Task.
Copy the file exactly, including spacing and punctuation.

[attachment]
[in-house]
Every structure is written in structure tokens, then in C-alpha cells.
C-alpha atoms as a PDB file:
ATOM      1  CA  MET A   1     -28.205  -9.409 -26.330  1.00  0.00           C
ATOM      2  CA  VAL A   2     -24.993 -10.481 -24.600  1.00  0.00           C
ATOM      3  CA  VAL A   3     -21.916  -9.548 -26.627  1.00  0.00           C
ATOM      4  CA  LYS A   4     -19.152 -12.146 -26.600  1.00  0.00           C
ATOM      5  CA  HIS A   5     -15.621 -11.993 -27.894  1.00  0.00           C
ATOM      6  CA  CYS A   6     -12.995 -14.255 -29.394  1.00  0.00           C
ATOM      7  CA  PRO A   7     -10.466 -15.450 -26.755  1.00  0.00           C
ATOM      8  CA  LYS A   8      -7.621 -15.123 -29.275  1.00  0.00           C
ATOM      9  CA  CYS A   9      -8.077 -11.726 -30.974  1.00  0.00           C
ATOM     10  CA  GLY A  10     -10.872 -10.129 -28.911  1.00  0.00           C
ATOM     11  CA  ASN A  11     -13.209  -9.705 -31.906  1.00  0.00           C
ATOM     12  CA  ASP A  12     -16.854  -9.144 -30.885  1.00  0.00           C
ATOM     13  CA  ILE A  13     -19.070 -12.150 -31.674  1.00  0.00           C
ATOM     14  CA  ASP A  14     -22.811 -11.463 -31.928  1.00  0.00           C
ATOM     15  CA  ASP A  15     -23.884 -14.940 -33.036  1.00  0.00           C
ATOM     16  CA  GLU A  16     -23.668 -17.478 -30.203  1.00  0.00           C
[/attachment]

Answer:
[in-house]
Every structure is written in structure tokens, then in C-alpha cells.
C-alpha atoms as a PDB file:
ATOM      1  CA  MET A   1     -28.205  -9.409 -26.330  1.00  0.00           C
ATOM      2  CA  VAL A   2     -24.993 -10.481 -24.600  1.00  0.00           C
ATOM      3  CA  VAL A   3     -21.916  -9.548 -26.627  1.00  0.00           C
ATOM      4  CA  LYS A   4     -19.152 -12.146 -26.600  1.00  0.00           C
ATOM      5  CA  HIS A   5     -15.621 -11.993 -27.894  1.00  0.00           C
ATOM      6  CA  CYS A   6     -12.995 -14.255 -29.394  1.00  0.00           C
ATOM      7  CA  PRO A   7     -10.466 -15.450 -26.755  1.00  0.00           C
ATOM      8  CA  LYS A   8      -7.621 -15.123 -29.275  1.00  0.00           C
ATOM      9  CA  CYS A   9      -8.077 -11.726 -30.974  1.00  0.00           C
ATOM     10  CA  GLY A  10     -10.872 -10.129 -28.911  1.00  0.00           C
ATOM     11  CA  ASN A  11     -13.209  -9.705 -31.906  1.00  0.00           C
ATOM     12  CA  ASP A  12     -16.854  -9.144 -30.885  1.00  0.00           C
ATOM     13  CA  ILE A  13     -19.070 -12.150 -31.674  1.00  0.00           C
ATOM     14  CA  ASP A  14     -22.811 -11.463 -31.928  1.00  0.00           C
ATOM     15  CA  ASP A  15     -23.884 -14.940 -33.036  1.00  0.00           C
ATOM     16  CA  GLU A  16     -23.668 -17.478 -30.203  1.00  0.00           C